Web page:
Sunday, July 21, 2013

A day in the life of ... A Business Analyst

Business Analysts or BAs as they are typically called, come in various flavors, and their duties vary accordingly. Some BAs code quite a bit, while others interface mostly with internal clients on applications (e.g. acting as internal consultants on critical projects), gather requirements in support of new systems, processes or tools, while yet others mine organizational structures to find ways to make the business more efficient. The best BAs tend to be excellent generalists at the very top of their game.

Depending on their roles and how they conduct themselves relative to business stakeholders, BAs may be either loved or hated in the organization. Of course a lot also depends on the organization's culture and management's attitude towards internal consultants. In a good company, people in these roles have the ear of senior management and tend to have access to the fast-track in terms of promotions, career growth etc. And of course, if the company has
a stellar reputation and is one of the leaders in its field, then these BAs tend to have excellent exit options in other firms of repute, landing there in director level positions. Usually though, these positions go to managers of BA teams, not individual contributors.

More often than not though, company culture doesn't give BAs the importance they deserve, so many of these people either leave or move towards more specialized functions where they get more attention and better compensation.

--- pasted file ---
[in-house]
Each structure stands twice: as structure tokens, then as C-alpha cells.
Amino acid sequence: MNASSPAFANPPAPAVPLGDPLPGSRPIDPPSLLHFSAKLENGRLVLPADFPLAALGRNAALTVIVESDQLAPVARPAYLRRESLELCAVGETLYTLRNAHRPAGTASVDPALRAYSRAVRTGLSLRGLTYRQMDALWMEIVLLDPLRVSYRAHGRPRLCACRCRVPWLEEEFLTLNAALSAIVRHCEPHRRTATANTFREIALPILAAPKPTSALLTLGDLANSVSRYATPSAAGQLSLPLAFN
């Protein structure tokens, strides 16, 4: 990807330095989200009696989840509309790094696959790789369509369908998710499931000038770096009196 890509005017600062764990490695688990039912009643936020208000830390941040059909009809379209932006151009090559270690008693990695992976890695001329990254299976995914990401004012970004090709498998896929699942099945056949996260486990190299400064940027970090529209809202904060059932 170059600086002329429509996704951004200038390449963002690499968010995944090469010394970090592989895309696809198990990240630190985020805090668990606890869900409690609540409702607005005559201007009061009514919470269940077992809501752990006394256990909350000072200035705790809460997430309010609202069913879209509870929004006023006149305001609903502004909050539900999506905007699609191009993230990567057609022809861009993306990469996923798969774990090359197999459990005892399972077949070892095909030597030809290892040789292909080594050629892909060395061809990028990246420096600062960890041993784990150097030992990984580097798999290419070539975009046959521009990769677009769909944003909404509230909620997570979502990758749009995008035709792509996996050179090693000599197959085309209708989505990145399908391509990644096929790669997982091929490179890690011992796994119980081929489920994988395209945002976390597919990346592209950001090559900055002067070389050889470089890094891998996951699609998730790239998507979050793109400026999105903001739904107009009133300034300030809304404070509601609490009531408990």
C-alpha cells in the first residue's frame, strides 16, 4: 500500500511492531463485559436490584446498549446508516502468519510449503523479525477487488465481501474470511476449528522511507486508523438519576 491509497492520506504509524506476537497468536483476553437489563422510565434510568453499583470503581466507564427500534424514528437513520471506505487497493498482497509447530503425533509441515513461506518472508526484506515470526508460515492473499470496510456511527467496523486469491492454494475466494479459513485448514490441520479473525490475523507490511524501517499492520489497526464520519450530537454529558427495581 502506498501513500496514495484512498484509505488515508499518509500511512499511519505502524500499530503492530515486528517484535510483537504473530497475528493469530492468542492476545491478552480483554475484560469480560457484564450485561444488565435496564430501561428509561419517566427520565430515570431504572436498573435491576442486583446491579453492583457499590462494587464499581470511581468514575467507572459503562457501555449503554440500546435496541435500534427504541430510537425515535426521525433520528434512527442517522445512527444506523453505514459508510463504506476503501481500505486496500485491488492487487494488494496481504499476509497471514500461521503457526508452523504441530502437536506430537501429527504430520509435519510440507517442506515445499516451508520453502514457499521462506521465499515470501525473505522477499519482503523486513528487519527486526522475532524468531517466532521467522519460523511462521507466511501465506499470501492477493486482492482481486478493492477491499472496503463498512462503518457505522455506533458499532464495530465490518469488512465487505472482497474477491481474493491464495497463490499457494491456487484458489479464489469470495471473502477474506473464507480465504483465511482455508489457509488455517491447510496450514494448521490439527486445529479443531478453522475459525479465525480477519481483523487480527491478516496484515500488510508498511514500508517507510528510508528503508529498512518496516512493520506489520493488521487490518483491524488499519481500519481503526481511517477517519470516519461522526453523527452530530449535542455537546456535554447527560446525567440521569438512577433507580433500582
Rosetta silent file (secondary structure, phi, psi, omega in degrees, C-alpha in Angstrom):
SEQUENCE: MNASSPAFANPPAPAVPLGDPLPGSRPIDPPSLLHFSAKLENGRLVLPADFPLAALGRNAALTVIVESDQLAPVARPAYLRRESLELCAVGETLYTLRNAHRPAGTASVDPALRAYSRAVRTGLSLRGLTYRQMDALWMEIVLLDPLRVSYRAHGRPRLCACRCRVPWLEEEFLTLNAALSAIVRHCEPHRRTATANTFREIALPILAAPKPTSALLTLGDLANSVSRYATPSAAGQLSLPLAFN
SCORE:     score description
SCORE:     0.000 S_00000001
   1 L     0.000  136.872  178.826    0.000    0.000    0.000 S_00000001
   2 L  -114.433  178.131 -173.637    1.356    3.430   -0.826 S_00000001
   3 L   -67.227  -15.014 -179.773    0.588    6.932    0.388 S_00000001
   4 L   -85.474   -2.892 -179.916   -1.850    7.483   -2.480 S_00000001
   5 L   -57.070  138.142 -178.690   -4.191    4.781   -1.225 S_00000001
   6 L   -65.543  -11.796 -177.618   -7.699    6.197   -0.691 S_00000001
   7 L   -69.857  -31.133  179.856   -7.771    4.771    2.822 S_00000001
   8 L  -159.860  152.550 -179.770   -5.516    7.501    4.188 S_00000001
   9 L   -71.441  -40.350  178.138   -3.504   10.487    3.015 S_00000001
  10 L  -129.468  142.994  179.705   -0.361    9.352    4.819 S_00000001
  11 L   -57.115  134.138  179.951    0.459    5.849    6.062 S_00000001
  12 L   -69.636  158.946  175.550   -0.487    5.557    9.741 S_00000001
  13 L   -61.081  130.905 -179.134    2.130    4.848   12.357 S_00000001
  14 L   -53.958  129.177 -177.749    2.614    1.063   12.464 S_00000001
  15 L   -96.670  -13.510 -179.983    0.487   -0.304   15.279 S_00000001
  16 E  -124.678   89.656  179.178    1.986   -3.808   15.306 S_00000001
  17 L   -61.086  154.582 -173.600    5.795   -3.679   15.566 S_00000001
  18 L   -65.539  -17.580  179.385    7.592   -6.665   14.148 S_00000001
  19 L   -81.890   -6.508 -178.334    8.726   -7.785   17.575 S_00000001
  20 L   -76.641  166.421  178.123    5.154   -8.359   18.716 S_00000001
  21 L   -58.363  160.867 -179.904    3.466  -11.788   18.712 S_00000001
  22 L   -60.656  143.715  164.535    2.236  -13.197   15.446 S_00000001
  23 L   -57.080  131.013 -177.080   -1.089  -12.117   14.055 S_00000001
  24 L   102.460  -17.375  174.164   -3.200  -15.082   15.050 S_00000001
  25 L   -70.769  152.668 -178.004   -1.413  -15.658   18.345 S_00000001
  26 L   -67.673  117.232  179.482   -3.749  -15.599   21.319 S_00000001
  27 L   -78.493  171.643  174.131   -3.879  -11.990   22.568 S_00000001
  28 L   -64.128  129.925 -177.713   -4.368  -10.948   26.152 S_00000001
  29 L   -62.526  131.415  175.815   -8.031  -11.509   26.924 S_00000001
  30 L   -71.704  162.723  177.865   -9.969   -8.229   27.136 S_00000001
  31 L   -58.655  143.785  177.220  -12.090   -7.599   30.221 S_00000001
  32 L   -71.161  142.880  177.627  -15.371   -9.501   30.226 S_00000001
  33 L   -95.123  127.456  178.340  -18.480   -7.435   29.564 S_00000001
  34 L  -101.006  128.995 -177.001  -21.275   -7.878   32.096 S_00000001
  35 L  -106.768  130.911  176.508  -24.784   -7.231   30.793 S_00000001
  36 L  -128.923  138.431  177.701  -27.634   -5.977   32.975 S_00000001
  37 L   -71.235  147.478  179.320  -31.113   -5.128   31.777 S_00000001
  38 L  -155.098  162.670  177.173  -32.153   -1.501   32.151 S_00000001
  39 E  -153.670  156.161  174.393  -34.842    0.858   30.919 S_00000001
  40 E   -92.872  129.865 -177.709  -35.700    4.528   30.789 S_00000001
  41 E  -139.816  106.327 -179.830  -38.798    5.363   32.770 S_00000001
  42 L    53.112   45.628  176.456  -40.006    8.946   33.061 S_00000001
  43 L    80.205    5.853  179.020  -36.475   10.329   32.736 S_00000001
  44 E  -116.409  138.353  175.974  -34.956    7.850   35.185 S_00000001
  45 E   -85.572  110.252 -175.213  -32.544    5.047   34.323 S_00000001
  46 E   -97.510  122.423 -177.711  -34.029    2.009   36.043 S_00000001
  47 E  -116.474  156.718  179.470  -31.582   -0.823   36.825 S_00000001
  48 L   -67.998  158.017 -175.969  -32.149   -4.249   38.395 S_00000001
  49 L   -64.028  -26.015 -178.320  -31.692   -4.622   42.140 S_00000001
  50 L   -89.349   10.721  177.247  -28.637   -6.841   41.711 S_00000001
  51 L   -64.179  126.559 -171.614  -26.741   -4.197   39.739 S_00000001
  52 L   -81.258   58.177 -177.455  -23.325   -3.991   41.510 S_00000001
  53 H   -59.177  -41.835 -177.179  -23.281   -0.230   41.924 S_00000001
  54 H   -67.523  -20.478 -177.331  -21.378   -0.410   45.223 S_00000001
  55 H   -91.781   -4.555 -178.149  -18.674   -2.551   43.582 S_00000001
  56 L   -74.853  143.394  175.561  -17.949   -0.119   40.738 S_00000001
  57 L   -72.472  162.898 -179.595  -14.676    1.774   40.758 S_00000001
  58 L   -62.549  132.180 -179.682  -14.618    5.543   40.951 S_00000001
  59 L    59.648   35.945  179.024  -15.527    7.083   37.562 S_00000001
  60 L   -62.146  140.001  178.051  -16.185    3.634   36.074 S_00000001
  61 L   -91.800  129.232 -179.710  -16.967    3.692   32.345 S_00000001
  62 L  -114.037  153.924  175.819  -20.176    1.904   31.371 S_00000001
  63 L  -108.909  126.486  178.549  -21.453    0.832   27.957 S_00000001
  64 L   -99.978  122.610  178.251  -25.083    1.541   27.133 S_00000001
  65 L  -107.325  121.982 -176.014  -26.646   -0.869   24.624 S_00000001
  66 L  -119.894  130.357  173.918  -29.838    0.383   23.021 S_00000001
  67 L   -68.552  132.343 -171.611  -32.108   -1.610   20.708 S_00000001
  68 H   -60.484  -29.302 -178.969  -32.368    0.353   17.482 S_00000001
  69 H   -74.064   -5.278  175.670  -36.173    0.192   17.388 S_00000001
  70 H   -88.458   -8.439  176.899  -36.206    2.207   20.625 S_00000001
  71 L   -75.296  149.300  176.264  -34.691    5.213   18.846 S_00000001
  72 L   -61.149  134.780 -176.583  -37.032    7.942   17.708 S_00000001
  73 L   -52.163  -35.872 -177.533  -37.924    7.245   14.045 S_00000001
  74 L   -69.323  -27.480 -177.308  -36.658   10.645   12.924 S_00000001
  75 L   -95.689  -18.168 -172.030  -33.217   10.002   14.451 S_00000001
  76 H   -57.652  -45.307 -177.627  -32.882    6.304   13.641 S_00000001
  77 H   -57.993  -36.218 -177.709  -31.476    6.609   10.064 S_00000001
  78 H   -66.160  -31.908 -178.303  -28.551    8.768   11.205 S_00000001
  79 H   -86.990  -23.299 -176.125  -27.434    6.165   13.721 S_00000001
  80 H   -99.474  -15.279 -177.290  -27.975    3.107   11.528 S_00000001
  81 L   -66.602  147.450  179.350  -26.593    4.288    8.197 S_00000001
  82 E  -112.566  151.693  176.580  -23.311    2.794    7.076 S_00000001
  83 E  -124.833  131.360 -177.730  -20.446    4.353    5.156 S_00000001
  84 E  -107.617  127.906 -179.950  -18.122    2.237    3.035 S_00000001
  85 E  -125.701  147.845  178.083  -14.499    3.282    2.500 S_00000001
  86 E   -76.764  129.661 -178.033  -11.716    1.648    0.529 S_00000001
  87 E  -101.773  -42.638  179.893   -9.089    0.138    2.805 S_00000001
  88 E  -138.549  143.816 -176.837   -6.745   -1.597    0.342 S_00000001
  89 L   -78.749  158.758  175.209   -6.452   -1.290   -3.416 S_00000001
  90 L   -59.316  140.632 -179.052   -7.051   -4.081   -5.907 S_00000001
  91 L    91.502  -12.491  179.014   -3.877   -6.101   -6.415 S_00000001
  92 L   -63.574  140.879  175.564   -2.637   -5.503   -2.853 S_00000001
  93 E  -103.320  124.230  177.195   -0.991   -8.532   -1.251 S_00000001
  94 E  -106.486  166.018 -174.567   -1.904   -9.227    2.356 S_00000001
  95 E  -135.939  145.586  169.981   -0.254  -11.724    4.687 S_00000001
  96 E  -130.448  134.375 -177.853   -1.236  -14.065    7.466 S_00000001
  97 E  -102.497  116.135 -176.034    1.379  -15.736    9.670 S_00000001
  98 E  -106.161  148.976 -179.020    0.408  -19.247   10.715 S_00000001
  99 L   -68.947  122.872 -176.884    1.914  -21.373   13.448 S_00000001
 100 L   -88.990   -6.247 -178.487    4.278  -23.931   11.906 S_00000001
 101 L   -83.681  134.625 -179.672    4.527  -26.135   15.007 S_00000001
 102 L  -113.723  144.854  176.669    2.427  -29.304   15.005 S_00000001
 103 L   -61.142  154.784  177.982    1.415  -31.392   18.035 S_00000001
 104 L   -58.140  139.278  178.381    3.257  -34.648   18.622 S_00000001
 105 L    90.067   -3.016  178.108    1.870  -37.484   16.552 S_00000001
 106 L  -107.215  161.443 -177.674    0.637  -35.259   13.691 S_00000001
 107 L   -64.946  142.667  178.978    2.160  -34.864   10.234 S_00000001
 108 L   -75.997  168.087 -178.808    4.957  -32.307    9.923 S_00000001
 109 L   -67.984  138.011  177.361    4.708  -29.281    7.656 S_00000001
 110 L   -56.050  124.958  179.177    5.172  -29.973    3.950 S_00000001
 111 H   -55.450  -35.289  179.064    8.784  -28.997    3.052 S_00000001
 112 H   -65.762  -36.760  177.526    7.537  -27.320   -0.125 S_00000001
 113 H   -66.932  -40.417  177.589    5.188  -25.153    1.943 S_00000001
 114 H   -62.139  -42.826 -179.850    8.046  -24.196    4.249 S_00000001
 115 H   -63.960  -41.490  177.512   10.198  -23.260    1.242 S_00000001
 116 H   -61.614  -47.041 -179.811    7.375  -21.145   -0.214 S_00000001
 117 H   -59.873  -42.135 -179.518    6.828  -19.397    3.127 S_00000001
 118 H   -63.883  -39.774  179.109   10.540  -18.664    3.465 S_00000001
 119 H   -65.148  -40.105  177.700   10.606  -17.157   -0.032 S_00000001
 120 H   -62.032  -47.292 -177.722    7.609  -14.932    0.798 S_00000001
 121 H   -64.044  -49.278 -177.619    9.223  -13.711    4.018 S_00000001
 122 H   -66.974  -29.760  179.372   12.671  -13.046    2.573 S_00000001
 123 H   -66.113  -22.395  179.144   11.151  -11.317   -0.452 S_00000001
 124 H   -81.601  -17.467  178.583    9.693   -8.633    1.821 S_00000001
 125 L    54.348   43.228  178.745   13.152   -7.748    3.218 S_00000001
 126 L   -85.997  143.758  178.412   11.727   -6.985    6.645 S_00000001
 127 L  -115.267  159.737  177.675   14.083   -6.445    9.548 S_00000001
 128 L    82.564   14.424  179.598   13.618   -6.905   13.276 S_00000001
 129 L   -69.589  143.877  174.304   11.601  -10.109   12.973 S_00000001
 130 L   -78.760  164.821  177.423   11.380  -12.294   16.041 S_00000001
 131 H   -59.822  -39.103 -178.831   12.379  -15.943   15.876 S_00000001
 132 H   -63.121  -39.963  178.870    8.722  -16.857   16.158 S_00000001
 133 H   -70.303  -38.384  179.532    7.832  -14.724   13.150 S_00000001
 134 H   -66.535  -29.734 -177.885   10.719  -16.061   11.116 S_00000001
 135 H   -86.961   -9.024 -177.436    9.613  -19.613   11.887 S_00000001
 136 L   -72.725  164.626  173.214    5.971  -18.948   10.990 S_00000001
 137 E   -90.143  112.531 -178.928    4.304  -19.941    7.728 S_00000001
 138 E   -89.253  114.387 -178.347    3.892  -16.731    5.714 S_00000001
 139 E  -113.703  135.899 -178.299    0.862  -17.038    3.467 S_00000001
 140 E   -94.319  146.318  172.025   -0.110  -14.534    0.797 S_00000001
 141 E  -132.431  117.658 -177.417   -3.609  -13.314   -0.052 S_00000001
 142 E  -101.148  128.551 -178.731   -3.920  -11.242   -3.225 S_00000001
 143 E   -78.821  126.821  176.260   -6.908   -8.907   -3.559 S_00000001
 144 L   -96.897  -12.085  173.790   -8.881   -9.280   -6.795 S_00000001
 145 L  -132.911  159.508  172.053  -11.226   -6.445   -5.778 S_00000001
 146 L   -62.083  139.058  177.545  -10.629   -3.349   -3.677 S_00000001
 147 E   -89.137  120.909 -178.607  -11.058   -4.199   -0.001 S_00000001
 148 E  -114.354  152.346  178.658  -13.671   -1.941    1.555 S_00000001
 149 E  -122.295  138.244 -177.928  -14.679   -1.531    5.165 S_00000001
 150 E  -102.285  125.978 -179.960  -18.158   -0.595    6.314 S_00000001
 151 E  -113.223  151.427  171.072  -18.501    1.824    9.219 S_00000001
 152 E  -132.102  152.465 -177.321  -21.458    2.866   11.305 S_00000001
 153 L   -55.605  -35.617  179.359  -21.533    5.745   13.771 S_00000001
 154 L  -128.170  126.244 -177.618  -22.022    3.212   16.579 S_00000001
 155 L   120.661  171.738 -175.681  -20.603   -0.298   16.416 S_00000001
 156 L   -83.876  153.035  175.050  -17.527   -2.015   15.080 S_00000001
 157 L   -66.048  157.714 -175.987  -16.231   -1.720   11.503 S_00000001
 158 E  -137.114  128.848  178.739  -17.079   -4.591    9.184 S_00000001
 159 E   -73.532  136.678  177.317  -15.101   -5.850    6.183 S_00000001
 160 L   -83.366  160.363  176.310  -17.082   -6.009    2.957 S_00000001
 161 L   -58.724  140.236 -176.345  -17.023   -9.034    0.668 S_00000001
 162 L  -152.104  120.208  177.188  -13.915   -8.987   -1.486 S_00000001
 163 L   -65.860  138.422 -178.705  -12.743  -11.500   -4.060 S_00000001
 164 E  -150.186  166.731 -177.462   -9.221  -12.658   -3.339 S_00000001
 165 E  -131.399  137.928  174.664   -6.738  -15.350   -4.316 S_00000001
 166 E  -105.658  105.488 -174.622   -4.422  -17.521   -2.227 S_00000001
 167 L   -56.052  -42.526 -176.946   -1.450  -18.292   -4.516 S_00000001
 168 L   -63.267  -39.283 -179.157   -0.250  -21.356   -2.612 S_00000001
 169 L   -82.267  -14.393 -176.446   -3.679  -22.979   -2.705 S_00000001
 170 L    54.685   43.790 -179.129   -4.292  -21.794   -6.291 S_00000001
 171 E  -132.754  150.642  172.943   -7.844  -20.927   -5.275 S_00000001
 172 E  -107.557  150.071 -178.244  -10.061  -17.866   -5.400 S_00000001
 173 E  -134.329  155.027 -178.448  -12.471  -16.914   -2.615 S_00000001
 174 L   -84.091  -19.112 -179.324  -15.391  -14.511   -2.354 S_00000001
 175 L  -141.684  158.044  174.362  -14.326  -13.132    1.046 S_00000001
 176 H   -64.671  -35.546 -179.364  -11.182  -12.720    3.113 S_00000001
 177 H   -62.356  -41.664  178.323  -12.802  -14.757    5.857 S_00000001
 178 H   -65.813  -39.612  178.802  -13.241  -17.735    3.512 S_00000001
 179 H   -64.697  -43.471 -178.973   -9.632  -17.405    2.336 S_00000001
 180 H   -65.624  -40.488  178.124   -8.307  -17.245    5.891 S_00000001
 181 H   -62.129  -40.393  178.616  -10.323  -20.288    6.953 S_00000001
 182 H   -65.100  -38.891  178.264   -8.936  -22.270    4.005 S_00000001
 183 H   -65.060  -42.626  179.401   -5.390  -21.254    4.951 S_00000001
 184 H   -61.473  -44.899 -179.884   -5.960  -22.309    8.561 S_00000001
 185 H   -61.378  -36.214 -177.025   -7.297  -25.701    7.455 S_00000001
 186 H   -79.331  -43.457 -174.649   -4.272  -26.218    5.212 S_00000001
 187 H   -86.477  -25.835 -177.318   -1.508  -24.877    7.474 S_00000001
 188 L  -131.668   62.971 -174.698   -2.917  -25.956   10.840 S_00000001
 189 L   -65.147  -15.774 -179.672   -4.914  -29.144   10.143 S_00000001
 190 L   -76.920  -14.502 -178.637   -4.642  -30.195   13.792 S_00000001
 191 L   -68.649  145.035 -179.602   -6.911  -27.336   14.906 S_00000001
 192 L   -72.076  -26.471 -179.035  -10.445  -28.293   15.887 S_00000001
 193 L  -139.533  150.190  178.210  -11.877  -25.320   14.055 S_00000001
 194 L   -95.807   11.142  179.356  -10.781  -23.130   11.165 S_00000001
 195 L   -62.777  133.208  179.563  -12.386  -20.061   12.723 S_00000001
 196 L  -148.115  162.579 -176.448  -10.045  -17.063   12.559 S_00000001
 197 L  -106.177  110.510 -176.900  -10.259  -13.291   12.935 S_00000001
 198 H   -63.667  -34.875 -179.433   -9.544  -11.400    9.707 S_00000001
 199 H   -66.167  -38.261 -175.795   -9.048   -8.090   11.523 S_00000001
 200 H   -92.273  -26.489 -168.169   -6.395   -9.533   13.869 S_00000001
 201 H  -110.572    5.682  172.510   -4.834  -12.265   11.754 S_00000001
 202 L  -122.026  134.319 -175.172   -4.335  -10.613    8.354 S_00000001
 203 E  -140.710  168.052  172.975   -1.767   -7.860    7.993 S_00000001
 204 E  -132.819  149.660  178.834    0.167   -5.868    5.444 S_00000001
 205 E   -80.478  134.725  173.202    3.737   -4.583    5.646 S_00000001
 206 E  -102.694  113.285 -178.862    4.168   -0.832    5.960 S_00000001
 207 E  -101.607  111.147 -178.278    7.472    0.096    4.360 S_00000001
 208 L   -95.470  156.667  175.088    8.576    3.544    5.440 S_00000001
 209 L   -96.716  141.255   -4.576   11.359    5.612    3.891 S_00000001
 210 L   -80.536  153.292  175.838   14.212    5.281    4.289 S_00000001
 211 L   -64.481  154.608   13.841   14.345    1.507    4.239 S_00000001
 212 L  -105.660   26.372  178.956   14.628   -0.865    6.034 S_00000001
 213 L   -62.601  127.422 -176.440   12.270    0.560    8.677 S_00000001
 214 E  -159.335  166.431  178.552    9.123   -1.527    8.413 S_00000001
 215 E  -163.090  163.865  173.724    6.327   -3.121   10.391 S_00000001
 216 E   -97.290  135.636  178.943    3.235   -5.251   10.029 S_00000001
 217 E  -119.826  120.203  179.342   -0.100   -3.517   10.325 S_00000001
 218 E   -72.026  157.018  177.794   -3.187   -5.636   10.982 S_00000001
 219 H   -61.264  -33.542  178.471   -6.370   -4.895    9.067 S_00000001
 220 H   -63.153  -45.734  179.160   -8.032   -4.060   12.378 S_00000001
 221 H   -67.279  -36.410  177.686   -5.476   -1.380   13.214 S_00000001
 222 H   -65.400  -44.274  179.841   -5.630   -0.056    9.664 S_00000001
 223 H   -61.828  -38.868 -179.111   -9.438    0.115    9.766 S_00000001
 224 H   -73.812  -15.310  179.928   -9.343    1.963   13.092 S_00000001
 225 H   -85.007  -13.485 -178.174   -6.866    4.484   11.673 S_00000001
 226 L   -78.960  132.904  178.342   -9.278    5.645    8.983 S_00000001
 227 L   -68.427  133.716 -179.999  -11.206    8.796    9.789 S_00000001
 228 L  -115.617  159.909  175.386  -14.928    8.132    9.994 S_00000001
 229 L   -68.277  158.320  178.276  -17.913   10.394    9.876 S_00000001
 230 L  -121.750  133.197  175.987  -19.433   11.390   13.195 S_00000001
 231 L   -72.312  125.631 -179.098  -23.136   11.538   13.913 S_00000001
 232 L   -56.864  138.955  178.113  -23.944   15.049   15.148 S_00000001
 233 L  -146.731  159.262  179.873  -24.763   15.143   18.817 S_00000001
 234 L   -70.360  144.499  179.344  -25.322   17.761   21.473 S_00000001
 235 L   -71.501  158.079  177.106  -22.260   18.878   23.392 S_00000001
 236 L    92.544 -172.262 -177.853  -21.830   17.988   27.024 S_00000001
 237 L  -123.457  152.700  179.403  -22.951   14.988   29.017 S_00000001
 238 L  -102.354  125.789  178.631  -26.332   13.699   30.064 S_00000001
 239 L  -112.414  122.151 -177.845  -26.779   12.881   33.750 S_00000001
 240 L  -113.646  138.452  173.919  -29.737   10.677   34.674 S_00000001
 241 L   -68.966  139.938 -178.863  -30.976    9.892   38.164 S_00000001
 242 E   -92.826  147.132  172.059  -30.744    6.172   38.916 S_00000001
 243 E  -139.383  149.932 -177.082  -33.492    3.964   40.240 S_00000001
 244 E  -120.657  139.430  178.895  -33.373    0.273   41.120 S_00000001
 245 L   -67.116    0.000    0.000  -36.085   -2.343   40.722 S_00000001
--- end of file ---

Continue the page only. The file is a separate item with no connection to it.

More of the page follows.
A typical BA's day might go something like this: 

0730: show up at work and catch up on email. hopefully no crises
      surfaced from the other side of the world while the US was 

0800: prepare for the morning meeting, gathering notes on 
      progress made since yesterday with clear notes on tasks 
      accomplished, those pending, blocking issues etc

0830: attend a meeting hosted by project management with boss 
      and rest of team present give readout, take feedback

0900  launch application (if that's what you're working on)
till  write application documentation
1500: identify weak spots or issues, determine contacts or 
      Subject Matter Experts (SMEs) to fill these in, set up 

1500  meet with various contacts within the company to gather 
till  more information add more details to your specification
1800: check email to track any new urgent issues
      conduct training sessions as needed with users or your team

1830: log off and go home.

2130  get on the phone with staff in other time-zones and monitor
till  progress or provide support as needed (usually, if in the 
2330: US, this is staff in "low cost centers")